Second, in the runup to Copenhagen, India gratuitously signed a five-year understanding with China to present a united front in international climate-change negotiations, with the Indian minister of state for environment, in a hallucinatory loop of delusion, going to the extent of saying that there "is no difference between the Indian and Chinese negotiating positions."

What is common between these two countries when China openly rejects India's approach that per-capita emission levels and historic contributions to the buildup of greenhouse gases should form the objective criteria for carbon mitigation? China, as the world's back factory, wants a different formula that marks down carbon intensity linked to export industries.

Instead of a deal being struck between the world's two largest polluters, the U.S. and China, U.S. President Barack Obama was forced to cut a deal with the BASIC bloc. India, though, has little in common even with South Africa and Brazil, either in carbon profile or industrial- development level.

India not only aligned itself with the wrong group, but also it presented itself inadvertently as a major global polluter by making common cause with China, whose carbon profile is becoming more akin to America's. China now is responsible for 24 percent of global carbon emissions with 19.8 percent of the world population, but India's current contribution does not match even half its population size.

Yet, instead of de-hyphenating itself from China, India went into the negotiations as if it were joined at the hip with that country, first by agreeing to put up a united stance and then by following in Beijing's footsteps to unveil a voluntary plan to slash its carbon intensity by 2020.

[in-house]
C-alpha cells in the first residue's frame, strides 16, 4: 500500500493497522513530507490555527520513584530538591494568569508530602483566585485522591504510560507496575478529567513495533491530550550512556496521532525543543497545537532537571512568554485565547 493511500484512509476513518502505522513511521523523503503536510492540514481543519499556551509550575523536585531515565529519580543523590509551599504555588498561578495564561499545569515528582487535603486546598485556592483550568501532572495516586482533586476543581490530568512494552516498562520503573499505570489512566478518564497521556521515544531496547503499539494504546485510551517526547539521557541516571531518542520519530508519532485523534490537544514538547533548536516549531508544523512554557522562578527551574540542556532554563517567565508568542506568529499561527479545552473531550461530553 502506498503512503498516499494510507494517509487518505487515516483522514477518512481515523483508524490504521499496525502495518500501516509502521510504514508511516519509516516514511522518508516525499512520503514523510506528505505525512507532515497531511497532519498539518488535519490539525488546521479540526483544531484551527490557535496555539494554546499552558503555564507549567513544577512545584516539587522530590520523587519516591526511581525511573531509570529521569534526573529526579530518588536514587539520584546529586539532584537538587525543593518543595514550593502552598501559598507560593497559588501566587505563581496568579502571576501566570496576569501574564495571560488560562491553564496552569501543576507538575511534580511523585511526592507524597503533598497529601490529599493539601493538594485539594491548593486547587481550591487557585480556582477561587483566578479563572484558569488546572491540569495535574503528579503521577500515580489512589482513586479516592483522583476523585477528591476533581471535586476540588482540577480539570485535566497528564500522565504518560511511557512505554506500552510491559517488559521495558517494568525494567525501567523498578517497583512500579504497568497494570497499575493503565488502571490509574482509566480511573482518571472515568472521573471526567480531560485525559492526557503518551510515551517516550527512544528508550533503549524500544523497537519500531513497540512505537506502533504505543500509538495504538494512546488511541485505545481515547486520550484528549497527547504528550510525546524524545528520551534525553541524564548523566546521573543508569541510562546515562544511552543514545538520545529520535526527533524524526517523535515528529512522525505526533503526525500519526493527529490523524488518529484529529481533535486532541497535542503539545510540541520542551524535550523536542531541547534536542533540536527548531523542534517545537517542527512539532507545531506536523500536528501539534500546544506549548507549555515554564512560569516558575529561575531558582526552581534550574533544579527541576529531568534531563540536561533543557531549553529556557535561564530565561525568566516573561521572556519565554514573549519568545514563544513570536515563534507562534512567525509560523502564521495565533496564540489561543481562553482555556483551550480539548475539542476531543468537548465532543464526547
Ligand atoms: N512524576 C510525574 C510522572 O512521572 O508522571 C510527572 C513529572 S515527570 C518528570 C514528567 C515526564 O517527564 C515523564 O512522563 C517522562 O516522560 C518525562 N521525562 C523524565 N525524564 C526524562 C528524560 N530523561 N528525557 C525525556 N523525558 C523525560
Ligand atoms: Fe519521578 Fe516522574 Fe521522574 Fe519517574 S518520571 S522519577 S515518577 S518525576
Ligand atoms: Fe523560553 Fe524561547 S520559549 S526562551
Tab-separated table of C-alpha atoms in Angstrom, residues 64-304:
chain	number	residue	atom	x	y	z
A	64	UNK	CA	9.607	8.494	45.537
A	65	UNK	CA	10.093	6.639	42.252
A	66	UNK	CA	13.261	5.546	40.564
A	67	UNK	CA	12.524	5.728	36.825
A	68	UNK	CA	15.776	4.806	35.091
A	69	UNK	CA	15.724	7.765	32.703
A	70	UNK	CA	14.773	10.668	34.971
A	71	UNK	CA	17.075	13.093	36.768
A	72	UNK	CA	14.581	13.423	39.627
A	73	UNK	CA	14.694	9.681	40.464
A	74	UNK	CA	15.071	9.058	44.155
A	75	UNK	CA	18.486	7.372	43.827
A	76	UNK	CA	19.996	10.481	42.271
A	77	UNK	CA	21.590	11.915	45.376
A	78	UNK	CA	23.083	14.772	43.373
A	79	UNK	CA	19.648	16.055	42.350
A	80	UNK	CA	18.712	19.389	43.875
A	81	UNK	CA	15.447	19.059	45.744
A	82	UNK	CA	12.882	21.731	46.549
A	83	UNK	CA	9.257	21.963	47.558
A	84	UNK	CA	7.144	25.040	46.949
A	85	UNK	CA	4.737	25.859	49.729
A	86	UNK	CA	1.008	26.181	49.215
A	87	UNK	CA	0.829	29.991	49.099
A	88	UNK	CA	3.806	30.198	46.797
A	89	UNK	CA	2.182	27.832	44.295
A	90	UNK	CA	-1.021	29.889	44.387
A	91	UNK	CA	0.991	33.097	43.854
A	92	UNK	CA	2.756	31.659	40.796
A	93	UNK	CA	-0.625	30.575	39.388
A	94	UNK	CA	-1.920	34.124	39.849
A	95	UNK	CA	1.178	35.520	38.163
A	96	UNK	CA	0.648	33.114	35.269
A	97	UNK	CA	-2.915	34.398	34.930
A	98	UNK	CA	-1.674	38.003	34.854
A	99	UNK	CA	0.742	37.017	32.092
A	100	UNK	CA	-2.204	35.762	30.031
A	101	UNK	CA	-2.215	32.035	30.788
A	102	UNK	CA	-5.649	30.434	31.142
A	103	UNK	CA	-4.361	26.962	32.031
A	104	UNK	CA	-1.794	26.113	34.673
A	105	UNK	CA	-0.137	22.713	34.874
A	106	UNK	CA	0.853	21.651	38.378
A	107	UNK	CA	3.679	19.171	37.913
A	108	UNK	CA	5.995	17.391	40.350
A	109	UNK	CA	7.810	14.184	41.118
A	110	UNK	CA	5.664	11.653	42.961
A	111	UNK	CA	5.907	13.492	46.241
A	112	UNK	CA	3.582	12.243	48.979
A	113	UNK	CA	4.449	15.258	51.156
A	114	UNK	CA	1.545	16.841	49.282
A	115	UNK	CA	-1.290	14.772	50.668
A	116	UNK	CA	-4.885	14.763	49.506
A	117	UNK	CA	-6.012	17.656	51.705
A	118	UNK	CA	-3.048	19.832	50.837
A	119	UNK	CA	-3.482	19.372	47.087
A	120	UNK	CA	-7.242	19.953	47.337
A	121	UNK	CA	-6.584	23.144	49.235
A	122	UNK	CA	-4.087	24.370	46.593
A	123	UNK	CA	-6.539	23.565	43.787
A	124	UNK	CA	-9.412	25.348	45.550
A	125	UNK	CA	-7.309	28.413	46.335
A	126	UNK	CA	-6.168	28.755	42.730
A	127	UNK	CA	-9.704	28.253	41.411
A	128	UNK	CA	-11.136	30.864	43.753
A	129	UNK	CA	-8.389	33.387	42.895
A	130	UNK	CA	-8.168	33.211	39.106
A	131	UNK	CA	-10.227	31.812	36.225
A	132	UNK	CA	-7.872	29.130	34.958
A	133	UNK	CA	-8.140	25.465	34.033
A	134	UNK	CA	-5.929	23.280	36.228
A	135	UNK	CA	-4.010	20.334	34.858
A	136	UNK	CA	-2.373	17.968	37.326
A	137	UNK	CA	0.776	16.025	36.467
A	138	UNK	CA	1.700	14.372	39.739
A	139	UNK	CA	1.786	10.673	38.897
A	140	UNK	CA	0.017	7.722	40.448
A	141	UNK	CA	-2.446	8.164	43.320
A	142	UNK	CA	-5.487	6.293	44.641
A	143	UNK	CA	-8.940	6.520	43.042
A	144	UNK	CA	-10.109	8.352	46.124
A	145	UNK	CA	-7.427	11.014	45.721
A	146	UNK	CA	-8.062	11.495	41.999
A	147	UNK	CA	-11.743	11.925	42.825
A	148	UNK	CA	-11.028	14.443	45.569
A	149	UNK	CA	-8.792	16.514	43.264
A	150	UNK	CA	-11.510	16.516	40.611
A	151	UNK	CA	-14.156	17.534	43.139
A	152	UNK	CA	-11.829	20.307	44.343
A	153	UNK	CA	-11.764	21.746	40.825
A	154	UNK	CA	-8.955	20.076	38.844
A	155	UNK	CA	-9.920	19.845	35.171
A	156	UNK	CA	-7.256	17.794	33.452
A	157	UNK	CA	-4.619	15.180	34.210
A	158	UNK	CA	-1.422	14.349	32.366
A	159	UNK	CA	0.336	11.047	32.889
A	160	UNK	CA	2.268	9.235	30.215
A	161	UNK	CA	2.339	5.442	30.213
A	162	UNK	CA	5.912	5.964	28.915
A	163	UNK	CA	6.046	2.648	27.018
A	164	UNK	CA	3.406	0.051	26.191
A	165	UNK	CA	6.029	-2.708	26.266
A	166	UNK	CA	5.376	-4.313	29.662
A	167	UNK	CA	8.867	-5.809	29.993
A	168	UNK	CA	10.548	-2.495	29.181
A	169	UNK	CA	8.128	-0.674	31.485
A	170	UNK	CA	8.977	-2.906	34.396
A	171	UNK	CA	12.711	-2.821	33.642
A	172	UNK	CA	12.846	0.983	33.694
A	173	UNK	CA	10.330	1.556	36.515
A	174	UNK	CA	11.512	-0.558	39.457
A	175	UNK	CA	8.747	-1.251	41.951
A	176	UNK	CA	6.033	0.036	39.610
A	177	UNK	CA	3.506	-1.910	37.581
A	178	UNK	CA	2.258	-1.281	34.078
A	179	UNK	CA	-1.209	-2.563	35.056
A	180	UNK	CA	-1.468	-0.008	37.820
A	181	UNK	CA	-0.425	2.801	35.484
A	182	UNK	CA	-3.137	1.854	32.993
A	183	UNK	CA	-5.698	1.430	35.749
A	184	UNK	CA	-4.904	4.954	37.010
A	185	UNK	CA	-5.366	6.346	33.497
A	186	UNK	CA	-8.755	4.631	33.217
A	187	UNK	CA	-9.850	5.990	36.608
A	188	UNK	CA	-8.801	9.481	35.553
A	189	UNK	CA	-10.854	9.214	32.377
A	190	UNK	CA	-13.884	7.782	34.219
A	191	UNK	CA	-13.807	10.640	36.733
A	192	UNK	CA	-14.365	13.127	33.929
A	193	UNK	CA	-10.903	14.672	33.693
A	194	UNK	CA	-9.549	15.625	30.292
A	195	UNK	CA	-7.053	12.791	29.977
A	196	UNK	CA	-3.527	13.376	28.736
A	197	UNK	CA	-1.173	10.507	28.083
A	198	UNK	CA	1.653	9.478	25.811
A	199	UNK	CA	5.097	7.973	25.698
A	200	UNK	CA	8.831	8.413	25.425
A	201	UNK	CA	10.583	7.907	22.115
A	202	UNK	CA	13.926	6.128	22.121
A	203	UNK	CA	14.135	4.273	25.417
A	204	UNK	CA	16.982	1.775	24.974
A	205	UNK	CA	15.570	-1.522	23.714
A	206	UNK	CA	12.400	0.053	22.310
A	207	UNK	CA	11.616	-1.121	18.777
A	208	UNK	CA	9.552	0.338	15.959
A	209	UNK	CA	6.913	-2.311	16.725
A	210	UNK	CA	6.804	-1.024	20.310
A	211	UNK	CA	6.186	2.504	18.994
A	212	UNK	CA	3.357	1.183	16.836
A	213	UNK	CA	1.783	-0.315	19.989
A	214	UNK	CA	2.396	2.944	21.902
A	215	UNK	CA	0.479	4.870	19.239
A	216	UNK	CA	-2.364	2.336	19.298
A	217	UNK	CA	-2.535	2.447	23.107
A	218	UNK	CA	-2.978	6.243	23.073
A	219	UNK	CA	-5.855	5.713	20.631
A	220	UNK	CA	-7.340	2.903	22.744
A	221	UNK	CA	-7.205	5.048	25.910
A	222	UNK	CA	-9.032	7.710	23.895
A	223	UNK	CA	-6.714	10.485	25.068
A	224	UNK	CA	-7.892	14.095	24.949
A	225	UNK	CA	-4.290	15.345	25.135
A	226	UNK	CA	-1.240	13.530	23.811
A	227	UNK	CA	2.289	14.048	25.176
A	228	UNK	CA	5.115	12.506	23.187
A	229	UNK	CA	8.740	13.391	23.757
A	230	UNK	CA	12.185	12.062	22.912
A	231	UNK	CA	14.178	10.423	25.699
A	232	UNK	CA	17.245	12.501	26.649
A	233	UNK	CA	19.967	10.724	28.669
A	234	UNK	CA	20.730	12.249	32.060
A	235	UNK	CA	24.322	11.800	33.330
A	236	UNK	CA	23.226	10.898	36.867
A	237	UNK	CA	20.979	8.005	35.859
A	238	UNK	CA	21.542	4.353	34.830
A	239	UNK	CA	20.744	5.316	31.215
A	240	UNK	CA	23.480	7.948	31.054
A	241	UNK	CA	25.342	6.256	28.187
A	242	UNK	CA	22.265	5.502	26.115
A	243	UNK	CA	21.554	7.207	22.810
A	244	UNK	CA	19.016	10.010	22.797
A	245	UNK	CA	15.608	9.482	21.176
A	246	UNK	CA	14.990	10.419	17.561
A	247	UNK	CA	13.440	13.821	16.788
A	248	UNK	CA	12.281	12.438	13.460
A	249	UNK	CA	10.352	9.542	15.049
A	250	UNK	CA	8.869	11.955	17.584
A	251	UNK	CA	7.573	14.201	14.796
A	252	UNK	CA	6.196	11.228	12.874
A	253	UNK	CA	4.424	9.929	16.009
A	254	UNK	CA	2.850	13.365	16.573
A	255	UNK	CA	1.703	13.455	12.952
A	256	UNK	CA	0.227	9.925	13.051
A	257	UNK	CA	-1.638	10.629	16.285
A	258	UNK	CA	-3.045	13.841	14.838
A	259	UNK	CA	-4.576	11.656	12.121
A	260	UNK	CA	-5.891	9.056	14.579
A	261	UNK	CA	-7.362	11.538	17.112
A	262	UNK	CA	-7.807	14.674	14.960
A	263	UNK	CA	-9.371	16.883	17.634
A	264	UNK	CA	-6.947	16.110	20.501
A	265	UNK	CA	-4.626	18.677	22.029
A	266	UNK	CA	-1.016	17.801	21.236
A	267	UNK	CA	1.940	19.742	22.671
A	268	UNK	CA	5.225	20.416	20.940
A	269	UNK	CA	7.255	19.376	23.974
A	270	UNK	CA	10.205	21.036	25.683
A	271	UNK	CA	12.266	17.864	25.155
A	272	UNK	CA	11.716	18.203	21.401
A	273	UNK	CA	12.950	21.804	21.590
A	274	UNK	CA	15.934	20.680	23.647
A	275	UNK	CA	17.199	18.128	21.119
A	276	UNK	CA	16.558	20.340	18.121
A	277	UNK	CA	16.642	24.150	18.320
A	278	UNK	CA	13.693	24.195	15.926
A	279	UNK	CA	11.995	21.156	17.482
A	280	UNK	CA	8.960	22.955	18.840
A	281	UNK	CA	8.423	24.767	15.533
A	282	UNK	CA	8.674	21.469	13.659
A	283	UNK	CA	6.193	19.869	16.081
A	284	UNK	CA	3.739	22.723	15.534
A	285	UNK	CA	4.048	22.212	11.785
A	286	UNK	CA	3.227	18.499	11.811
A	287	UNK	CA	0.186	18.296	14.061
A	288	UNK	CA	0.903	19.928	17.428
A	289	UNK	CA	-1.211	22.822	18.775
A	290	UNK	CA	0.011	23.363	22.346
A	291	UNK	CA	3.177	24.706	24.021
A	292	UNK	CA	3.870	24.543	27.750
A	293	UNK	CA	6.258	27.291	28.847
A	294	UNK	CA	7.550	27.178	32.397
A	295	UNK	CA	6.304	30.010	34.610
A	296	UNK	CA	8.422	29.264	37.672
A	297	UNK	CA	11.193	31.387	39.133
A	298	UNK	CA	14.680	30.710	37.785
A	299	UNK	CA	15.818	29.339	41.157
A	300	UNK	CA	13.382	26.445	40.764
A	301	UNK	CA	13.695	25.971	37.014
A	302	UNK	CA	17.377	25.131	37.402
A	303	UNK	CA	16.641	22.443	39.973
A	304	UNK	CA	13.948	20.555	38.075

How much it suits China to be seen in the same class as India on carbon issues than with its real polluting peer, the U.S., was made clear by the hurried post-Copenhagen telephone call the Chinese foreign minister made to his Indian counterpart to emphasize continuing Sino-Indian collaboration. But when it comes to global or Asian geopolitics, China insists India (like Japan) is in a junior league.

New Delhi, for its part, can be sure that when criteria for mitigation action is defined in future negotiations, China will work to unduly burden India by insisting that weight be given to elements other than per-capita emission levels and historic contributions. Having unwittingly aided the Chinese game-plan in Copenhagen, India needs to embark on a correction course. After all, had the situation been the opposite — with India's per-capita emissions four times higher than China's, and with India in the line of international fire — would Beijing have helped provide New Delhi political cover?

More broadly, the post-Copenhagen Western attacks on China suggest that Beijing could increasingly find it hard in the future to blunt criticism of its policies and practices by jumping on the developing world's bandwagon whenever it suits its interests. The global economic crisis has only made China's assertive practices less acceptable.

China, the world's largest and longest-surviving autocracy that still flouts international norms on trade, human rights and currency, is likely to come under greater pressure as a self-serving power whose interests are at odds with the rest of the world — both developed and developing. Copenhagen thus will go down as a turning point.

Brahma Chellaney is the author of "On the Frontline of Climate Change: International Security Implications."